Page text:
In the mortgage realm, a “refinance” refers to the replacement of an existing mortgage(s) with a new home loan. The refinance loan will come with a new interest rate (ideally lower) and mortgage term. The existing mortgage is effectively paid off by the opening of the new refinance loan, with the old balance being transferred to the new loan.
Think of it this way – you are re-financing your mortgage, meaning you are obtaining new financing for an existing loan. The issuer of the new mortgage pays off the old loan with the proceeds from the new loan so everyone is square.
When you obtain new financing, you can either go back to your original mortgage lender or shop around with other banks and lenders. Generally, it’s best to see what other lenders can offer. Either way, when you refinance you are seeking out new financing terms for one reason or another.
What type of refinance are you looking for?
The simplest type of mortgage refinance is called a “rate and term refinance” because the borrower is simply changing the interest rate and term of the loan, and perhaps the loan program, but not the loan amount. It may also be known as a “no cash out refinance” for this reason.
Typically, a borrower will consider a rate and term refinance if their current mortgage is an adjustable-rate mortgage and the fixed period is due to expire. Or if mortgage rates have dropped significantly since they originally took out their fixed-rate loan.
An example would be a 3-year ARM. The first three years are fixed, and then the mortgage becomes adjustable, based on the margin and index tied to the loan. At or before this first adjustment, borrowers will often look to refinance to avoid the impact of the fully indexed rate, assuming it’s higher than the initial rate.
Look at this example of a rate and term refinance in action:
Loan type: 3-year ARM
Loan amount: $500,000
Start rate: 2.875%
Fully indexed rate: 4.25%
Most short-term ARMs are hybrids with 30-year terms. In the above scenario, the first three years are fixed and the remaining 27 years are adjustable. This may be represented as a 3/1 ARM. After three years, the interest rate adjusts to the sum of the margin and index, and can adjust annually both up or down.
Instead of getting stuck with a higher rate, the borrower can obtain new financing that is lower than the fully-indexed rate.
Your Mortgage Rate May Rise If You Don’t Refinance
If the borrower doesn’t refinance after three years, their interest rate will jump from 2.875% to 4.25%, using our example from above. There are initial rate caps that may limit the amount the interest rate can actually rise (or fall), but it usually won’t be sufficient to keep the mortgage rate in check in a rising rate environment.
So most borrowers will likely look to refinance their existing loan with a new loan with a longer fixed period and a lower interest rate. Or simply refinance into another ARM with an initial teaser rate.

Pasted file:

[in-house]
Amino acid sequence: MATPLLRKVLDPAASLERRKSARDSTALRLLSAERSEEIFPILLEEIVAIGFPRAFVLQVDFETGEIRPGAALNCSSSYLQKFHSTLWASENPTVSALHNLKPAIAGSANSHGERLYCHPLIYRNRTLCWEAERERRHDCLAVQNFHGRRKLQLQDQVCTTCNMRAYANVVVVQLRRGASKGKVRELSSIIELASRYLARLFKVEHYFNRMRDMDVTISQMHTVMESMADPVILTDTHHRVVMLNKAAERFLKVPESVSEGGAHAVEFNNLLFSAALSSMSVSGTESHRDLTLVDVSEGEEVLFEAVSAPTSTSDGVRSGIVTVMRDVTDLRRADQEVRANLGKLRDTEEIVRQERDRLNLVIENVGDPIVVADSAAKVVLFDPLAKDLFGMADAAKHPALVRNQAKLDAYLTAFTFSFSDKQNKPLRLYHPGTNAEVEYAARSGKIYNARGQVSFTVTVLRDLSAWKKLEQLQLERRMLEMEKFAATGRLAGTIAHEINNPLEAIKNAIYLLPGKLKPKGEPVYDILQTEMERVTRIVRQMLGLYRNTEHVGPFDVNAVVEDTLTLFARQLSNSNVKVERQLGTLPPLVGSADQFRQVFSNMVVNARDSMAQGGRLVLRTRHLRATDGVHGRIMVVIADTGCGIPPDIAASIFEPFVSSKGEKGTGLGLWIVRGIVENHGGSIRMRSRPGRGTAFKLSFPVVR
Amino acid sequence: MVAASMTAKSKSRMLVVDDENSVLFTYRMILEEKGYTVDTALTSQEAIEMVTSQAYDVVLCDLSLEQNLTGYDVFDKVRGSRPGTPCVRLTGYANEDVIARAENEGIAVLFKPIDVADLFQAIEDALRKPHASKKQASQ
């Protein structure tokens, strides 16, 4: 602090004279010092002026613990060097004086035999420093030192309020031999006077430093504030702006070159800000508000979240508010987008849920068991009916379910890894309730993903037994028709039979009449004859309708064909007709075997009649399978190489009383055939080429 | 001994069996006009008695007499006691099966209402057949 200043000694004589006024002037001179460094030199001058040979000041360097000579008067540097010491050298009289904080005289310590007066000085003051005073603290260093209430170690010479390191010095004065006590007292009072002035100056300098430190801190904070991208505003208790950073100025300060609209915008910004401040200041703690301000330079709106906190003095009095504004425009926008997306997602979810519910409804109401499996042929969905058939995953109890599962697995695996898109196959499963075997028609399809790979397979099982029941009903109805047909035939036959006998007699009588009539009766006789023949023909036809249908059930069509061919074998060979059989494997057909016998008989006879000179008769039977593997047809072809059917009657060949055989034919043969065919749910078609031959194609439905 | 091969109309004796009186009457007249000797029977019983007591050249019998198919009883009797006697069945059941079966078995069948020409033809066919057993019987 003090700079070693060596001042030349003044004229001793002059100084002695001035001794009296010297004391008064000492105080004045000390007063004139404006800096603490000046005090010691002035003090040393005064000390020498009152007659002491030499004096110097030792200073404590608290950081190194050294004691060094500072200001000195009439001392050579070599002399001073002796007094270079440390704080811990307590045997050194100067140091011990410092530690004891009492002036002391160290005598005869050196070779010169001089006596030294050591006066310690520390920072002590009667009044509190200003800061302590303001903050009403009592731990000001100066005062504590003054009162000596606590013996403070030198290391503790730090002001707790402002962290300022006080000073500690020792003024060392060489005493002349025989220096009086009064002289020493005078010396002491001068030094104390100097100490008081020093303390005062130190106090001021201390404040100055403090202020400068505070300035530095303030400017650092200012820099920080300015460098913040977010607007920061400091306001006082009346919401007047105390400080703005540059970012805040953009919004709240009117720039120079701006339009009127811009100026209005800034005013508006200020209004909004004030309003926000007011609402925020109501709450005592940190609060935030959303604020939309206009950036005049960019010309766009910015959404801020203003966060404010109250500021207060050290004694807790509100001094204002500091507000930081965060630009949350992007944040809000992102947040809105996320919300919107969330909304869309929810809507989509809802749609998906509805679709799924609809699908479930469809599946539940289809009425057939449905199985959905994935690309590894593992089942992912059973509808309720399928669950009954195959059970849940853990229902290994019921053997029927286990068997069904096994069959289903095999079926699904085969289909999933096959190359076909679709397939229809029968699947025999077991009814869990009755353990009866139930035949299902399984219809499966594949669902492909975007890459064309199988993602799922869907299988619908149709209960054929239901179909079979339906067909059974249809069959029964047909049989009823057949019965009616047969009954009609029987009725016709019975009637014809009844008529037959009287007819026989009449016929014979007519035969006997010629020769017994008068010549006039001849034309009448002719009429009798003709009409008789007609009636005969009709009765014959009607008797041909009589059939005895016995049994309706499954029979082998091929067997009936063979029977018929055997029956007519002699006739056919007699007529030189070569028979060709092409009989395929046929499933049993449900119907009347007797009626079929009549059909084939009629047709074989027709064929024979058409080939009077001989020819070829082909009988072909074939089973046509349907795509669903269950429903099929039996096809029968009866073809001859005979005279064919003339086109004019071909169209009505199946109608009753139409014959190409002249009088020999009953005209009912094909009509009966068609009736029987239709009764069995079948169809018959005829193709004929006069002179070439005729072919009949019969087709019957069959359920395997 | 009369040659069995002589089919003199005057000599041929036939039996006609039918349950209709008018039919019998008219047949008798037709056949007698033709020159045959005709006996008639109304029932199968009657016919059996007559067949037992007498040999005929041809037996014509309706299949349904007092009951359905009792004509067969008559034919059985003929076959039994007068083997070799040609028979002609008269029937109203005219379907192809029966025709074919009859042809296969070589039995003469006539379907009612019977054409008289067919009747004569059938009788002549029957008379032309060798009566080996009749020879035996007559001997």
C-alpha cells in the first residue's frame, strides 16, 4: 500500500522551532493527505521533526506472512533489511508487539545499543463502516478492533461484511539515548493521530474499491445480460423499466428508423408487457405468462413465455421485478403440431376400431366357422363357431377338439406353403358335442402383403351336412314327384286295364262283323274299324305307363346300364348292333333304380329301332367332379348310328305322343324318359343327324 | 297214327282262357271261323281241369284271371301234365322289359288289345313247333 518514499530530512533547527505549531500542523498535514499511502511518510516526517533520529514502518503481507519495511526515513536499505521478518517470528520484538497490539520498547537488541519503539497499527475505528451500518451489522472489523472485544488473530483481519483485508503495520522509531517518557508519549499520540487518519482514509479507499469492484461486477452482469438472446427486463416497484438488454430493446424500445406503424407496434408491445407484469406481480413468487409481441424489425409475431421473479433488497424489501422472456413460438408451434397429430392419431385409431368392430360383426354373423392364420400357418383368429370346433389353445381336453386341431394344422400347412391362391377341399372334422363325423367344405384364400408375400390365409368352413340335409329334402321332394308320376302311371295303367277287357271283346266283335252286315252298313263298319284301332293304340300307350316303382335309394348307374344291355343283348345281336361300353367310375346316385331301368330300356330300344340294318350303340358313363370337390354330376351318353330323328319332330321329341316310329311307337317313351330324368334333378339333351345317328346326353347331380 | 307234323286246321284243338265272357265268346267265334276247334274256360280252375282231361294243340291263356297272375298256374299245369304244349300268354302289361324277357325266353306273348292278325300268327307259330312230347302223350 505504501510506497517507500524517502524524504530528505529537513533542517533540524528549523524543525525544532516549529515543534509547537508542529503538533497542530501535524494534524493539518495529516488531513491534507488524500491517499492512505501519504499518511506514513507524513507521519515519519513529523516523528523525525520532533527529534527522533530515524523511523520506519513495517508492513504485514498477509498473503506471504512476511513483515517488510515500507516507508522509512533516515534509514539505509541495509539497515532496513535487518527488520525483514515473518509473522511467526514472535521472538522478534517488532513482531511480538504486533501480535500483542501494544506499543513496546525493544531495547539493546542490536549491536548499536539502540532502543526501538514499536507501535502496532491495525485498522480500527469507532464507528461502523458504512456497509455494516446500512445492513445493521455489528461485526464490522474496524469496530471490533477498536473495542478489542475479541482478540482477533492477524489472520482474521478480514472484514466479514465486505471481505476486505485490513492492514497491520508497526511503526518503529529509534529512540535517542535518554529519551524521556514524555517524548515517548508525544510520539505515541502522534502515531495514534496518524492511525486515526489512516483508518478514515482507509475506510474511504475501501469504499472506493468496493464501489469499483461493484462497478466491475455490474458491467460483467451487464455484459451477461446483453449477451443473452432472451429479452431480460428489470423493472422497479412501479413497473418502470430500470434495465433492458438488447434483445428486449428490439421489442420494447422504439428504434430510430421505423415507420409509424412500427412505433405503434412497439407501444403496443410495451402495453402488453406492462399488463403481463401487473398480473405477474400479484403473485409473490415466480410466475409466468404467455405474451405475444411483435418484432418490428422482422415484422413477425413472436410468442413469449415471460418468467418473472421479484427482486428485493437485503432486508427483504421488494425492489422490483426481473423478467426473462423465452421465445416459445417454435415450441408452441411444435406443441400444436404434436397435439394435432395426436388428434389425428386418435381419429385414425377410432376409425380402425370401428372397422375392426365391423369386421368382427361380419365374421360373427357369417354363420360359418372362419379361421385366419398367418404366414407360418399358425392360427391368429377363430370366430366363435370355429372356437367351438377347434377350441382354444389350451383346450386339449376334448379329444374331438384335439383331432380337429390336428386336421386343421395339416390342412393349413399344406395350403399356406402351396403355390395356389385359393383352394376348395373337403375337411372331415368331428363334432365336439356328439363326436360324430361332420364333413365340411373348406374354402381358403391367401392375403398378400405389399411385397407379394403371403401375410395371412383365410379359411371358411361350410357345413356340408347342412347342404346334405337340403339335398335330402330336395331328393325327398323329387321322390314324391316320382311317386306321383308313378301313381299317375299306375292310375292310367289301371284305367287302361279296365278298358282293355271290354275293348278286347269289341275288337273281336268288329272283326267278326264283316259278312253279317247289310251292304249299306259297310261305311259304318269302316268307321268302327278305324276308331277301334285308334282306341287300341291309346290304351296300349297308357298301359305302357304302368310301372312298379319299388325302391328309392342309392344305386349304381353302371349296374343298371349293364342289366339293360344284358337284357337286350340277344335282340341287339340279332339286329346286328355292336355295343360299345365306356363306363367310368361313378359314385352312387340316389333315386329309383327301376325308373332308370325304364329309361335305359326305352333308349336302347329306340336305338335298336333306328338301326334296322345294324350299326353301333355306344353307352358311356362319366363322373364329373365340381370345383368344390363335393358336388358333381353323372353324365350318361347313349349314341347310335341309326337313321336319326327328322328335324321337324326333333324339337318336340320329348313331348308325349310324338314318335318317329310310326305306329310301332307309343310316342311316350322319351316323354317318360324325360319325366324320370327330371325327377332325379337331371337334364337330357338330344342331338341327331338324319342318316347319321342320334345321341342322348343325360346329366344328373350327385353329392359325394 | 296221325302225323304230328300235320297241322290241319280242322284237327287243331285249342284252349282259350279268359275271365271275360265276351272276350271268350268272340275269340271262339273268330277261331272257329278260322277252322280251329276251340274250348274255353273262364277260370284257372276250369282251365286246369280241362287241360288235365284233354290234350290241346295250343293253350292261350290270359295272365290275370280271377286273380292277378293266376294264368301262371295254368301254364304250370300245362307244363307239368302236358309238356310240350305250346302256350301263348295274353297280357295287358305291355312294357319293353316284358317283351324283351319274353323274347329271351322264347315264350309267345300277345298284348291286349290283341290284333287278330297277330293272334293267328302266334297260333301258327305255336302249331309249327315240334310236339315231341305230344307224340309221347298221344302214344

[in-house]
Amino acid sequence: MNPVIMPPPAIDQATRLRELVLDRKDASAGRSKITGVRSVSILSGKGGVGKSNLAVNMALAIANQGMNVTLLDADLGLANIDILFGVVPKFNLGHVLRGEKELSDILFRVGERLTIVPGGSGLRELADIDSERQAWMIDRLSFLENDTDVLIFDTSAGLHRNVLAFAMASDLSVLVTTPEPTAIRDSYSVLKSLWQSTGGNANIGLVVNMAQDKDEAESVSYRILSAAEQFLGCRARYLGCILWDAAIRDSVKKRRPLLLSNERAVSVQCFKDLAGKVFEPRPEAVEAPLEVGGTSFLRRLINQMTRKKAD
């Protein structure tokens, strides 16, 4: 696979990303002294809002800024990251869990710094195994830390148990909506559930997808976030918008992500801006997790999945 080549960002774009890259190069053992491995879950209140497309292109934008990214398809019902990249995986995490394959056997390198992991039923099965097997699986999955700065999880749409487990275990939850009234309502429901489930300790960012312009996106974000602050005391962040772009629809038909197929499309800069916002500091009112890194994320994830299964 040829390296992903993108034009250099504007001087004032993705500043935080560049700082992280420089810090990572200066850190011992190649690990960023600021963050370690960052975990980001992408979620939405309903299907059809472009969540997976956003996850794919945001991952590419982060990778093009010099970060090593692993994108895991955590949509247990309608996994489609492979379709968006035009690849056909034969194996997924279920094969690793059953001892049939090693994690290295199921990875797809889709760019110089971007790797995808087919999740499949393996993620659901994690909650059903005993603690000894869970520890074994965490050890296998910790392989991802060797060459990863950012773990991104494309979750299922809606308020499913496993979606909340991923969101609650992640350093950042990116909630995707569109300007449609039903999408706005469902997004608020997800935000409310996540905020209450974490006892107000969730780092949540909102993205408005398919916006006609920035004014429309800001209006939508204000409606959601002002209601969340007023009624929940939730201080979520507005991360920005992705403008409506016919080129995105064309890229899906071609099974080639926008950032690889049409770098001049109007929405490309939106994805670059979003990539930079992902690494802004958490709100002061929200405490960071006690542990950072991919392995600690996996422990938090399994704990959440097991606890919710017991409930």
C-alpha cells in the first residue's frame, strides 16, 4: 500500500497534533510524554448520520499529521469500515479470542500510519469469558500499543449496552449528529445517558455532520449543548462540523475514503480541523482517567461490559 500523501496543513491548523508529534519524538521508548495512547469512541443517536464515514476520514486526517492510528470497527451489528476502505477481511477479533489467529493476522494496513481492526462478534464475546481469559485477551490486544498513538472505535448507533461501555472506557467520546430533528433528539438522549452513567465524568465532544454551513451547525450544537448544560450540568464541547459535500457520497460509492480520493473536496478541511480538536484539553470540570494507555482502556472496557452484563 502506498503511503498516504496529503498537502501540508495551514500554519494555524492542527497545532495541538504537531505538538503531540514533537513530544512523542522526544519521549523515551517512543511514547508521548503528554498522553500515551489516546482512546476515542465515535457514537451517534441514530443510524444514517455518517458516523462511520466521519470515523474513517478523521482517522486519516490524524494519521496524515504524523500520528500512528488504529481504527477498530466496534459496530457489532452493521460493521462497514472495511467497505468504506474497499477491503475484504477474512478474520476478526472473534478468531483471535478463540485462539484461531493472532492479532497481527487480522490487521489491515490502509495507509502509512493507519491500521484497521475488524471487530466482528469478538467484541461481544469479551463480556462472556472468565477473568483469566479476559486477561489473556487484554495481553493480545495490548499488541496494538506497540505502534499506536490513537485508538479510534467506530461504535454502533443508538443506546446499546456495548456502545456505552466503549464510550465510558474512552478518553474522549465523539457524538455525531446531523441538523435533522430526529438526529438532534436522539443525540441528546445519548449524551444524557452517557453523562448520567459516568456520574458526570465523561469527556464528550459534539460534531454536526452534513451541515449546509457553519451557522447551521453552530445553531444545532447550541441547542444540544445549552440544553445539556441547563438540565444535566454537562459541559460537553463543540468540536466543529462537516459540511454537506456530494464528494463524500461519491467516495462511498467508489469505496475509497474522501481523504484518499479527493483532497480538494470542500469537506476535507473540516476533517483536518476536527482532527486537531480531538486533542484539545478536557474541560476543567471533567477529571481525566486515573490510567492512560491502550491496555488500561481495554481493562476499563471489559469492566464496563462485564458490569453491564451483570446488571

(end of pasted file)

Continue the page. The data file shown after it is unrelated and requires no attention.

If you happen to be replacing a fixed-rate mortgage with another fixed-rate mortgage, you may want to shorten the term while you’re at it, assuming you want to pay off the loan on schedule. Otherwise you’ll be looking at a fresh 30 years on the new loan.
Of course, a shorter term will require a higher monthly payment in most cases, so it’s not always a viable option. Sometimes it’s good enough just to get the rate and associated monthly payment down.
It is always recommended that you shop around when looking to refinance, as rates, closing costs, underwriting requirements, and loan programs can and will vary greatly from lender to lender over time.
Consider Closing Costs Associated with a Refinance
Although there will be closing costs associated with the new refinance mortgage, the lower interest rate should eventually offset these costs and benefit the borrower in the long run. This is known as the “break-even point of the refinance” – essentially when the closing costs are offset by lower monthly mortgage payments, so subsequent payments save the homeowner money each month.
Think of it this way. If the homeowner stays in their adjustable-rate mortgage at 4.25%, they will pay $2459.70 a month in principal and interest payments. If they choose to refinance into a lower fixed-rate mortgage, say 3.5%, they’ll pay $2245.22 a month in principal and interest payments. That’s a savings of about $215 a month.
Sure, there may be closing costs associated with a refinance, but the monthly savings will cover those costs over time. Additionally, you might even be able to execute a no cost refinance whereby you pay no closing costs in exchange for a slightly higher-than-market rate, but still receive a rate well below your existing one.
These monthly savings are exactly why a homeowner would opt to carry out a rate and term refinance. Of course, if they only stayed in the home/mortgage for a year or two, perhaps they wouldn’t recoup the costs associated with the refinance. In that case, it would be a poor decision to refinance. So always do the math and look ahead before agreeing to carry out a refinance.
Why Homeowners Refinance Their Mortgages
- To obtain a lower mortgage rate
- To swap an ARM for a fixed mortgage
- To reduce monthly mortgage payments
- To tap their home equity for cash
- To consolidate combo mortgages
- To consolidate other debt
- To pay off high-interest rate credit cards and other loans
- To remove someone from a loan (ex-spouse)
- To remove mortgage insurance
- To switch loan programs, such as FHA to conventional
- To shorten the term and pay off a loan faster
Tip: Most mortgage lenders will let a borrower take out incidental cash-out (home equity) of the lesser of 2% of the loan amount or $2,000 – $5,000, and still consider it a rate and term refinance. Anything beyond that would probably be considered a cash-out refinance, which is the other popular type of mortgage refinance available.